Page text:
Absent Friends: Remembering Mick Karn

On a cold, rainy day in January, at a service attended by close friends and family, I said goodbye to one of my oldest friends, someone I had known for almost all of my adult life.

Almost two months have passed since Mick Karn lost his battle with cancer, and it still doesn’t feel real to me. Mick doesn’t feel gone, and in many ways he never will be gone. He has left an amazing body of work, which has ensured his place in history, and everyone whose lives he touched will never forget him.

Not a day goes by without some reference to him. Perhaps I’ll recall something he did or said, or perhaps some situation will occur that will make me wonder what Mick would have made of it. All these memories invariably involve laughter, and while this makes the memories sweeter, it also makes the loss deeper. Before he moved back to Cyprus for a few years, his home was the setting for regular get-togethers where he would cook the most amazing food, yet another of his talents. As a host he was always generous, warm, interesting and funny. Even now, despite the loss, the pain, the emptiness, whenever friends reminisce about Mick there is always laughter.

Strange things have been happening too.

First came the feathers.

I arrived home to find a large black feather on my doorstep. Stuck by its beauty, I picked it up and took it inside with me. Within moments I took the call telling me that Mick had died a few minutes ago.

Most of you will no doubt have heard of the White Feather Phenomenon. It is said that the recently bereaved will see white feathers in pertinent places, which is meant to be regarded as a sign that the deceased loved one is sending a message of comfort.

Since Mick died, we have seen many white feathers. One occasion particularly stands out. We were driving home after a day out, and had been listening to Mick’s albums during the journey. On arriving home we found a particularly large white feather on the ground. I bent to pick it up and my husband Richard said, ‘They’re everywhere.’ I looked up to see what seemed like hundreds of tiny white feathers falling from the empty sky and settling on the ground like snowflakes. An image formed in a childlike corner of my mind of Mick looking down on us, shaking these feathers from his vast angel wings. Even now, I am still moved by this magical event, as unreal as it felt then and still feels now. Later we remarked that if anyone could make such an extravagant manifestation, it could only be Mick.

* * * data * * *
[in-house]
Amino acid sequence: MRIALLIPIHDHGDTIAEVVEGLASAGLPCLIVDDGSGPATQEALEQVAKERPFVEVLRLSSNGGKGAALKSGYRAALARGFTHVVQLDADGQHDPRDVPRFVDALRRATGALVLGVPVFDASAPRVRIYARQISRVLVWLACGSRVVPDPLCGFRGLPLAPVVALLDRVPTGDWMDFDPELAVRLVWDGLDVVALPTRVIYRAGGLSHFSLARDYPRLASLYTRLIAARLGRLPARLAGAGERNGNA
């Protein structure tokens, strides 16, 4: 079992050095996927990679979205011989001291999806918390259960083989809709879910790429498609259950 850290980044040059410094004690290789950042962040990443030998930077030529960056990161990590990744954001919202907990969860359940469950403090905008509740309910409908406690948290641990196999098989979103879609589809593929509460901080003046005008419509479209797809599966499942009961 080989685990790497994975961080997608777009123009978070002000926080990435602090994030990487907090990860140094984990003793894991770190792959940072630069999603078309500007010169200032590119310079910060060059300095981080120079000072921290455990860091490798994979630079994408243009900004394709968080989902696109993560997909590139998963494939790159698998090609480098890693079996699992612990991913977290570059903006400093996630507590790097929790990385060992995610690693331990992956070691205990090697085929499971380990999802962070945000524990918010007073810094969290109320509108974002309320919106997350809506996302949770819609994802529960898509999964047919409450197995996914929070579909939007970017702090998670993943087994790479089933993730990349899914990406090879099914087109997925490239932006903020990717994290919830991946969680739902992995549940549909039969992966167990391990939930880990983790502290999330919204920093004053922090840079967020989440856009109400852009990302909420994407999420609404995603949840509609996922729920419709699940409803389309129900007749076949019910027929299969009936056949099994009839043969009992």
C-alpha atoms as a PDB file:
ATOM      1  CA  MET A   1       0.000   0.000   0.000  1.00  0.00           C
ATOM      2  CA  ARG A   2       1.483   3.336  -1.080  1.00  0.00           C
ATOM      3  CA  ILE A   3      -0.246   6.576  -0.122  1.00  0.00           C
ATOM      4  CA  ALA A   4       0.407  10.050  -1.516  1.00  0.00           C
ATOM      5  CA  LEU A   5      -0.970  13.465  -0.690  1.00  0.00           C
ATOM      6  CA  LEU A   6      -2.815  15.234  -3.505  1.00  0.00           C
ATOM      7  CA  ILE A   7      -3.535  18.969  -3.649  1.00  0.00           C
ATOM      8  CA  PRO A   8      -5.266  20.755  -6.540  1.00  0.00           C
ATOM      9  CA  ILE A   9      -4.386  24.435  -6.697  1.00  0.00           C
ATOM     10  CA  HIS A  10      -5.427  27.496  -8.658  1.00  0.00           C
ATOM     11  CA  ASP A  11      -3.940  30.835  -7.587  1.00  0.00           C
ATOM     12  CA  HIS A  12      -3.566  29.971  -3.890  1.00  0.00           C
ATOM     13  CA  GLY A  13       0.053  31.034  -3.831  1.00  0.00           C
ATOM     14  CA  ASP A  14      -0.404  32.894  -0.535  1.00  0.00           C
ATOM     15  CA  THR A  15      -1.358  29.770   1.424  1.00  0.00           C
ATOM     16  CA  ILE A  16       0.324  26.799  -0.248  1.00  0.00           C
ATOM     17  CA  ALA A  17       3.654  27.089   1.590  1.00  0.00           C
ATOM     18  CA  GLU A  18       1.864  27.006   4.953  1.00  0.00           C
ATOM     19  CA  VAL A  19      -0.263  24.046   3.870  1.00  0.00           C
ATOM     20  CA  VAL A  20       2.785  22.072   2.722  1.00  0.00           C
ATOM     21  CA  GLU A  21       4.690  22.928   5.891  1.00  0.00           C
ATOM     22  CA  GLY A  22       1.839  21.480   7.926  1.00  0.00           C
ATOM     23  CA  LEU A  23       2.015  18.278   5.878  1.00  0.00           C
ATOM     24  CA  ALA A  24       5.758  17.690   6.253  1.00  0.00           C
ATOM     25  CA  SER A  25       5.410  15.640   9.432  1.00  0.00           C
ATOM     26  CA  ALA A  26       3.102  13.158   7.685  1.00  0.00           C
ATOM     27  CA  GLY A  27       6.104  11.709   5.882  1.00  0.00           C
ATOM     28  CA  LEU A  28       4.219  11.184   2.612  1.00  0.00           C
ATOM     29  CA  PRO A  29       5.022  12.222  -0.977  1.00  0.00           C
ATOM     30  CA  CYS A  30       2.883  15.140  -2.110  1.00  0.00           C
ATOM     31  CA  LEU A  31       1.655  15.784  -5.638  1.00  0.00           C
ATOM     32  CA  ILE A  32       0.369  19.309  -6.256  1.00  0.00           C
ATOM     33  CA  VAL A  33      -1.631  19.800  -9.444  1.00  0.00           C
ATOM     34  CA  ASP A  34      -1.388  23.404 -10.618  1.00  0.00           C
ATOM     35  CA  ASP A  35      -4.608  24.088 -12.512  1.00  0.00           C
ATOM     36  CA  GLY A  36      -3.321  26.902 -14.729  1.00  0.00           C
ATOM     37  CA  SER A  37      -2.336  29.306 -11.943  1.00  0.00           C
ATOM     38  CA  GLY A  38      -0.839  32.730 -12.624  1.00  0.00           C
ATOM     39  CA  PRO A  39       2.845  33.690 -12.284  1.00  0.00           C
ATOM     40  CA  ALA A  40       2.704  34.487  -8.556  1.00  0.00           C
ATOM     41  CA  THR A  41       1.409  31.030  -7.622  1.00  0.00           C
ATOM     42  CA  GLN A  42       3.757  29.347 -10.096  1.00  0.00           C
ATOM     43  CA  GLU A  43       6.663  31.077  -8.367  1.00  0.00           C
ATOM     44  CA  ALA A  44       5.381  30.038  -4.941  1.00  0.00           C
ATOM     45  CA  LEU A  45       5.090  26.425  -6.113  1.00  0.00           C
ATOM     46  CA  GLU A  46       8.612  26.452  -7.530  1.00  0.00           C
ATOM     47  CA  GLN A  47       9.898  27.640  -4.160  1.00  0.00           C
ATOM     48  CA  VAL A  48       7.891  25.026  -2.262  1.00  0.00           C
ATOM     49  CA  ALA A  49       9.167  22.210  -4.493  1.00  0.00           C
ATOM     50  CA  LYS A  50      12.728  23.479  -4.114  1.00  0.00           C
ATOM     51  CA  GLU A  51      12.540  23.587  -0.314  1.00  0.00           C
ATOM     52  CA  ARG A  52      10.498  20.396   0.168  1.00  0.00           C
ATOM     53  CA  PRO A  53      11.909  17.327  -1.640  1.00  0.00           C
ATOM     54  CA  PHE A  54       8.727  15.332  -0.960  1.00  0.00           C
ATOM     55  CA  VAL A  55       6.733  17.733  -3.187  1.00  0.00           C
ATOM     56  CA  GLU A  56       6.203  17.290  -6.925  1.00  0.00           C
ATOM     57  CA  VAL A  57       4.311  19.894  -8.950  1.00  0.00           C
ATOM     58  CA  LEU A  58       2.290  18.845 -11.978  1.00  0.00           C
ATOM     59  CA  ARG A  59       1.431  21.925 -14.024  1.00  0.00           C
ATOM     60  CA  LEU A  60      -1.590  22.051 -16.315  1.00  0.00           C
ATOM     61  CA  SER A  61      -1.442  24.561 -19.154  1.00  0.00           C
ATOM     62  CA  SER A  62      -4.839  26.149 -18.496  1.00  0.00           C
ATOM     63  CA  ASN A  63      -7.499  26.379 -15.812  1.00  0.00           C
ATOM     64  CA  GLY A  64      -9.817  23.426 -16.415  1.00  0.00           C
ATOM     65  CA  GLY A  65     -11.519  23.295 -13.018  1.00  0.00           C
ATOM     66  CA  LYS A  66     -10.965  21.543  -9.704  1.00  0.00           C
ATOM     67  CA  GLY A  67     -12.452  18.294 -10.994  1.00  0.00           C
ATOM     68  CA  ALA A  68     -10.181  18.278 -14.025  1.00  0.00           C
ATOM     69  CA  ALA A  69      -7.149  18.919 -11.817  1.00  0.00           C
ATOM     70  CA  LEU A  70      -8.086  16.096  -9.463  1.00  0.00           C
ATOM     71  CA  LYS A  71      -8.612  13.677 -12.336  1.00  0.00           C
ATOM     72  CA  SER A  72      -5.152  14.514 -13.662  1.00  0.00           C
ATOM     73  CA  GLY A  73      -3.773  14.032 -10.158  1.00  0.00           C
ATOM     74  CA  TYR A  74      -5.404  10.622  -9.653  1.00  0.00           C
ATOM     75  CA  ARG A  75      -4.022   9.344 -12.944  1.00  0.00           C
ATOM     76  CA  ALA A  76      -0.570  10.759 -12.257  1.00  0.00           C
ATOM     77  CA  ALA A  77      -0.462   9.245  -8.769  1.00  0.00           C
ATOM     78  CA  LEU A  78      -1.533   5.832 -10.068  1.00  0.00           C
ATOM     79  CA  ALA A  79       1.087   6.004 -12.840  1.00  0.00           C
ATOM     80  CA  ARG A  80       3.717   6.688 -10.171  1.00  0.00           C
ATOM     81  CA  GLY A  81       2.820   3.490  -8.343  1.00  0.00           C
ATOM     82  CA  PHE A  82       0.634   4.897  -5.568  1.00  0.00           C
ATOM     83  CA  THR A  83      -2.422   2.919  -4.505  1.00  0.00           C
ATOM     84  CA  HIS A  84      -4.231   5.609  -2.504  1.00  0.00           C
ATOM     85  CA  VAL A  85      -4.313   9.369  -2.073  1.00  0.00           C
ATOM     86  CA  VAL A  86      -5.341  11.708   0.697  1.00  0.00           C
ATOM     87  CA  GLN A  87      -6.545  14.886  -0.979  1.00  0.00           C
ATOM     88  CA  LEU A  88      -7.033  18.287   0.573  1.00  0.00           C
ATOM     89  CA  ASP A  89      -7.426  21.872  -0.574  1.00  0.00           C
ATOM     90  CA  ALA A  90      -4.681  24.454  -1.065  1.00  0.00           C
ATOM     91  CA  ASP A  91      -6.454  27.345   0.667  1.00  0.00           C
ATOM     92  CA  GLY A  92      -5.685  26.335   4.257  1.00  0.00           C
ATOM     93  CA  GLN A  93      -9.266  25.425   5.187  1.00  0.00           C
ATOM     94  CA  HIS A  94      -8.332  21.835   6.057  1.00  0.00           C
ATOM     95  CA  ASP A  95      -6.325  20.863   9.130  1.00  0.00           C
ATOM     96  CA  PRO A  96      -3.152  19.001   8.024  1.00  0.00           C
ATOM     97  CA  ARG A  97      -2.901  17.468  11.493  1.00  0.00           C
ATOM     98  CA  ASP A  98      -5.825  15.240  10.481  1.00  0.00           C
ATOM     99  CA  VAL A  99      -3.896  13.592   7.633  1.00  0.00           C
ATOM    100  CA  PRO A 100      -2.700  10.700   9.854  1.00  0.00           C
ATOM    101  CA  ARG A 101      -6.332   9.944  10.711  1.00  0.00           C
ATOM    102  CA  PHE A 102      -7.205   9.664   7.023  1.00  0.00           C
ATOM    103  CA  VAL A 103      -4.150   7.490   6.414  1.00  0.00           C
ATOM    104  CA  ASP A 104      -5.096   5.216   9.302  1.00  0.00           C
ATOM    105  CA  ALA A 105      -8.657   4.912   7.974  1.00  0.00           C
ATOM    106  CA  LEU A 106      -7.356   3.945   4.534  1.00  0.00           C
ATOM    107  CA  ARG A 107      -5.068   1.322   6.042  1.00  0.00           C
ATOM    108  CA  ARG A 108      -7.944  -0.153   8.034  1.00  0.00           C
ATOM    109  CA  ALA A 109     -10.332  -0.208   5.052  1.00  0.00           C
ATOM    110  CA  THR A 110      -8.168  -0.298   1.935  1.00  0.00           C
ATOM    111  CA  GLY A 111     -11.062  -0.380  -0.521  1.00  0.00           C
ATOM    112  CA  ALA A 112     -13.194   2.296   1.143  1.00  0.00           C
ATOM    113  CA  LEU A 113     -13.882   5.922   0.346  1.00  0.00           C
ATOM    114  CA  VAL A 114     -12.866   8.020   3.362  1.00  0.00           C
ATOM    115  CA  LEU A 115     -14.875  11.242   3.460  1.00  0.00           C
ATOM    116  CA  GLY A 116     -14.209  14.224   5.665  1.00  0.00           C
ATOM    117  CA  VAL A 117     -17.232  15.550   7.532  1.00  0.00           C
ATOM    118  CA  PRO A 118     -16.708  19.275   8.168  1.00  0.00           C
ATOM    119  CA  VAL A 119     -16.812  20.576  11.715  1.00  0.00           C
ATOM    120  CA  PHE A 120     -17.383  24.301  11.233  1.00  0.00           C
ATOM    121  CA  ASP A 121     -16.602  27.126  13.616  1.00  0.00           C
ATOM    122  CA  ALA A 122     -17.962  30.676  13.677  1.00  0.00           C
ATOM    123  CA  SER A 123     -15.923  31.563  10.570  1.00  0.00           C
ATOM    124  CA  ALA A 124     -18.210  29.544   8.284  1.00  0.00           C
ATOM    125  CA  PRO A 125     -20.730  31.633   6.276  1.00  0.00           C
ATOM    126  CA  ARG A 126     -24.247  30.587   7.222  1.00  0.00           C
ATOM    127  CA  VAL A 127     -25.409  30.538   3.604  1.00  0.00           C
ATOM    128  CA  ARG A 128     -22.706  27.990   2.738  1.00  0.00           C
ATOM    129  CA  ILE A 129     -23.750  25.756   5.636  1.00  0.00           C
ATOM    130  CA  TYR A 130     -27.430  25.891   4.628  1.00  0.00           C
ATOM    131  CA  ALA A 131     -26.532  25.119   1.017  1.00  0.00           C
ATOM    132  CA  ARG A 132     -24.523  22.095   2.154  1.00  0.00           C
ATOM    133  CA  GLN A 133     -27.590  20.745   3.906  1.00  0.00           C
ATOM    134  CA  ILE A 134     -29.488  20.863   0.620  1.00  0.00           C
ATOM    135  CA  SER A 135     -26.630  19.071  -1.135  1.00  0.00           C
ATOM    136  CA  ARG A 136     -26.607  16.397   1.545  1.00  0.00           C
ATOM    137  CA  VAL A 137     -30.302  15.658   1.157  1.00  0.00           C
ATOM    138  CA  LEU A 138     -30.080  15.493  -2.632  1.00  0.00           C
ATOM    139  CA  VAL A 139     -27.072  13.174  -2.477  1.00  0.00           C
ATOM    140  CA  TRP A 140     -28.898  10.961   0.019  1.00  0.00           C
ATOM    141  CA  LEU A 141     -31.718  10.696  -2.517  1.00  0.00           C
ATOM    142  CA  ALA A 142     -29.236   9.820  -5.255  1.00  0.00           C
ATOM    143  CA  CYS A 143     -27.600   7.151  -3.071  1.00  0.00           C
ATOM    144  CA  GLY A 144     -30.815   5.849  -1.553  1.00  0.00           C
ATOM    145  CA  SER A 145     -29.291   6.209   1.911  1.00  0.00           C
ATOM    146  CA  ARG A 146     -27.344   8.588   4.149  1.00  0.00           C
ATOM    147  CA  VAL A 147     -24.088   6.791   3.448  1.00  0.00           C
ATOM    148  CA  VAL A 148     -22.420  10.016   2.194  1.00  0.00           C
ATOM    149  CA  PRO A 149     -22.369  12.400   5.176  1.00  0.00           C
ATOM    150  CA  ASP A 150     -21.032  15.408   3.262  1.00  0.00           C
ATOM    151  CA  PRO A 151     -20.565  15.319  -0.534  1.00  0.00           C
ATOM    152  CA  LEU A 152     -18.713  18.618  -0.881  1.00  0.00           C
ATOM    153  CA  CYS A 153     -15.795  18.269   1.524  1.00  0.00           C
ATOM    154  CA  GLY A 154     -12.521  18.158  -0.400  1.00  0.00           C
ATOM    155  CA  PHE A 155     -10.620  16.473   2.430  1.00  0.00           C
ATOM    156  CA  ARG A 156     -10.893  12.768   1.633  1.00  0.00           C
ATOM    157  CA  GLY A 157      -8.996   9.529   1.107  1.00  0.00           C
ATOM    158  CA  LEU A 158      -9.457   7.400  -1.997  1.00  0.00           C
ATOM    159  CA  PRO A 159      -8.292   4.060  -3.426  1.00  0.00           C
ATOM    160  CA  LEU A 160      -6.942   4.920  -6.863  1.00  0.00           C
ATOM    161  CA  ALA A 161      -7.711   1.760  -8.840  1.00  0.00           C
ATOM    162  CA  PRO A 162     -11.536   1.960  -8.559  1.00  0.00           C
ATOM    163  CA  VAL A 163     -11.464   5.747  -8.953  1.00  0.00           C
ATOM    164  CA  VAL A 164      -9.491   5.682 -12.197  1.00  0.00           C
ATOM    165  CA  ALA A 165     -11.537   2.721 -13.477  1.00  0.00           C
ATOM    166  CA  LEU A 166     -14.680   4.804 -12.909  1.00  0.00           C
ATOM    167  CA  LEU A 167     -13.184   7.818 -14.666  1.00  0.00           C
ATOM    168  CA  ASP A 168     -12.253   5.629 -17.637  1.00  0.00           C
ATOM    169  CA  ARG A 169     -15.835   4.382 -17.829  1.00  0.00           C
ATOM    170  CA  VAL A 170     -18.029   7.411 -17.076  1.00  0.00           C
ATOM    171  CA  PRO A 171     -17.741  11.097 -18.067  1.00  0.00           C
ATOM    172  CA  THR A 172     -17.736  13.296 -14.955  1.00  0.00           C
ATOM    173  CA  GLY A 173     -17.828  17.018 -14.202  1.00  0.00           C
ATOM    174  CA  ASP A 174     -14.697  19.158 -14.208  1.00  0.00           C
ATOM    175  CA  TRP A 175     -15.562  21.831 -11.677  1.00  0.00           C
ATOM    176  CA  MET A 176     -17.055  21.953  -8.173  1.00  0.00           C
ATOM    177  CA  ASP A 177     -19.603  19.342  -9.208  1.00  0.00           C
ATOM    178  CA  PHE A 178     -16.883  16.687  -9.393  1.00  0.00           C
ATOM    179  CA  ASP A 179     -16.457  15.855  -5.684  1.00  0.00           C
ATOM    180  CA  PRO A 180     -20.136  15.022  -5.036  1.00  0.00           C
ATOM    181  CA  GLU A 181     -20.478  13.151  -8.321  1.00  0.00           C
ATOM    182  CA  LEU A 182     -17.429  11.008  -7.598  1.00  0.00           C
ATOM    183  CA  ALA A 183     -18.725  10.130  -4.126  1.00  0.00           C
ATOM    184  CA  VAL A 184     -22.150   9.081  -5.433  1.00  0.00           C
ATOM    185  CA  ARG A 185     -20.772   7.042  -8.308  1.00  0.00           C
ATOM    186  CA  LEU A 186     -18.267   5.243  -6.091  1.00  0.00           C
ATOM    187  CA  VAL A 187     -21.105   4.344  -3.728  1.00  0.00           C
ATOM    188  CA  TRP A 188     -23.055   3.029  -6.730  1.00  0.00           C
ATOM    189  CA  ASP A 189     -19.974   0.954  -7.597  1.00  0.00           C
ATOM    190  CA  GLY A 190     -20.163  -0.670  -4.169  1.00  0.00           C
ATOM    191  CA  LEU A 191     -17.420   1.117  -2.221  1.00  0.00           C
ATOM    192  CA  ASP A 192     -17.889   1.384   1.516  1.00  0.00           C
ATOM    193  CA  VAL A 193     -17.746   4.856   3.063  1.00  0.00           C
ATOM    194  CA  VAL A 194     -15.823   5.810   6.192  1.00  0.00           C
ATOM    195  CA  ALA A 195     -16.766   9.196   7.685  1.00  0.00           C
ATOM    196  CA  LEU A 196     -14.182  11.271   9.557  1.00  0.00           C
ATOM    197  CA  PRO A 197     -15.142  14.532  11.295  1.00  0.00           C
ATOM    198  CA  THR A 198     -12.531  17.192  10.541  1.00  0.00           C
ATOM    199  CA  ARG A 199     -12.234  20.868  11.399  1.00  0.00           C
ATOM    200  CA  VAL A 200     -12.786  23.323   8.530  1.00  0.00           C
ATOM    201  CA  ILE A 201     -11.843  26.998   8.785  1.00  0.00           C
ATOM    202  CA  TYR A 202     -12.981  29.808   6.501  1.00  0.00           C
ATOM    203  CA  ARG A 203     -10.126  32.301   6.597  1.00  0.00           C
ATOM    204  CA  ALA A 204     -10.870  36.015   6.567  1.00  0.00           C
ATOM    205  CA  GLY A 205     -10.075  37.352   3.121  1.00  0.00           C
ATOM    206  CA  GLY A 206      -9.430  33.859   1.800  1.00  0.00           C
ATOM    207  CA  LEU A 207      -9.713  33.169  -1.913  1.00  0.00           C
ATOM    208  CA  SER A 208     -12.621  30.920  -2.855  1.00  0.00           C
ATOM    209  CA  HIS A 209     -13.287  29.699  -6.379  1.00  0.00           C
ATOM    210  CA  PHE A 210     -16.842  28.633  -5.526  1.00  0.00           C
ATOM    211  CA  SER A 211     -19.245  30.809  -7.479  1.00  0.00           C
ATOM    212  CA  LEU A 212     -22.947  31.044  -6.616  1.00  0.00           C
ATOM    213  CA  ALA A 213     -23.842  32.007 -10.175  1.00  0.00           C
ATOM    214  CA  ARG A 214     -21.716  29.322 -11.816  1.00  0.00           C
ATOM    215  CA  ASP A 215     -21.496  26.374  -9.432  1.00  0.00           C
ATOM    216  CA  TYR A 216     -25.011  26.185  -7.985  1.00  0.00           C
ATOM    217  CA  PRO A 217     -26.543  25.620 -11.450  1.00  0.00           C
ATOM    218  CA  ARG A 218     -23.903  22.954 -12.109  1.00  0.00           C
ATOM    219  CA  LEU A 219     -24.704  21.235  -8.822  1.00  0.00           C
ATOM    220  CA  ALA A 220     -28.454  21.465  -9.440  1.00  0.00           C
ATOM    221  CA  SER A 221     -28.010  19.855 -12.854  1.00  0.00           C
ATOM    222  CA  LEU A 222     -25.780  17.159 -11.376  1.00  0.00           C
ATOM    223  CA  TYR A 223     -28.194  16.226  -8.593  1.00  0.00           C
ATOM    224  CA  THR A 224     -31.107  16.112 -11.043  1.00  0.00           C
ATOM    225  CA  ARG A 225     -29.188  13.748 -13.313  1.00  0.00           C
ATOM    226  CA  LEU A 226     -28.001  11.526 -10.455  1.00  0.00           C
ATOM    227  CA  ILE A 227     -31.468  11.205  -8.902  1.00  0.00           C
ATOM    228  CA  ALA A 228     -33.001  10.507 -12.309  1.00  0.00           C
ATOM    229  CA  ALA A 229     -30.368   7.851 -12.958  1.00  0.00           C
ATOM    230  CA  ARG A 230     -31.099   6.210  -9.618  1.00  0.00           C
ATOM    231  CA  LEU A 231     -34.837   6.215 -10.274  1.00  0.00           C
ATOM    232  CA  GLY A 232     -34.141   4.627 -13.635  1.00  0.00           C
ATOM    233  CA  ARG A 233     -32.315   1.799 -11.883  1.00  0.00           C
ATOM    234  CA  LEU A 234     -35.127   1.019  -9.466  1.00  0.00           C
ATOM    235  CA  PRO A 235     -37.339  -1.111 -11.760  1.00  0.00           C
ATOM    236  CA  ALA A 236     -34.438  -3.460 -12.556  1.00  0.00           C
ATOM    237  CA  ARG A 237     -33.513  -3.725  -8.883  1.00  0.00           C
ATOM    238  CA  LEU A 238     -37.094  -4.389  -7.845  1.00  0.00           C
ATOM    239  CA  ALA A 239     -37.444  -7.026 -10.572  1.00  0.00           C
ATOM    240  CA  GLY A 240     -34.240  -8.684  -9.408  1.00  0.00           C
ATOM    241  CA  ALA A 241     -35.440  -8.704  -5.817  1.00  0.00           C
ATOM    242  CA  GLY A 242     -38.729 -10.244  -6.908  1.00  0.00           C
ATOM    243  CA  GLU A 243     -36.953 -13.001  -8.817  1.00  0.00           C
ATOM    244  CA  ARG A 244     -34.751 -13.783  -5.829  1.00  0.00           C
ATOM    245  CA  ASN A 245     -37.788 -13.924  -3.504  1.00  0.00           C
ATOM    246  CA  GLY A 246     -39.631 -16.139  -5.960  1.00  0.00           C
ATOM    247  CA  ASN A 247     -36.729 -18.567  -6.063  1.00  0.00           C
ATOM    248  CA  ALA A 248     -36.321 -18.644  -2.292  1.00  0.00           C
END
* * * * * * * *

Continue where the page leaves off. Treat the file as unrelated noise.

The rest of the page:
More recently, I noticed a very strong scent like a particular incense Mick liked. When Richard came back into the room, I remarked that the neighbours were using Mick’s incense. Richard couldn’t smell it, though I still could, and he said that he had been thinking of Mick at that moment. There was no incense, but the scent remained, perceived only by me.

Certain kinds of phenomena, whether real or imagined, are always experienced when someone close dies, but the magnitude of what we have witnessed is so indicative of Mick, who loved bright colours, made surreal music, and created grotesquely beautiful sculptures. All of his work had a strange, unsettling and beautiful quality, like dreams made solid. Perhaps that is why I and so many of his friends feel as if we are living in some kind of surreal dream, torn between feeling that nothing matters any more, and the need to cling to existence more desperately than ever.

Personally, I have been fluctuating between feeling so fragile I can’t imagine lasting another day, then conversely, gripped by the idea that if life is nothing more than a dream, perhaps I am somehow indestructible and not subject to the laws of nature.

Then again, this is probably nothing more than the knock-on effect of a constant stream of bereavements and difficult times. In the last few years there has been too much loss. Friends and family members have died, many before their time, and others have suffered serious illness. All of this has led to an overwhelming sense of unreality in me.

Nowadays, when someone dies, so much of them remains. Modern technology has enabled us to record their voice, their moving image, so it is as if they are always with us.

And they are. The dead never leave us, because we never let them. We bind them to us, drag them with us as we live out the rest of our days without the warmth of their living bodies. They are free, but we are not. Perhaps that’s the way it should be. Just because someone is not physically present doesn’t mean that their presence cannot still be felt.

A friend of mine once told me that her mother had always said that she would live forever, and she did: she lived for her forever.

For anyone struggling to come to terms with the loss of a loved one, know that the simple fact of their having lived at all means that they will live forever. They live in you, in everyone whose lives they touched, and in each new generation who might hear of them, perhaps discover their work, or some other aspect of their life, and then pass it on, until the torch passed from hand to hand becomes an eternal flame of remembrance.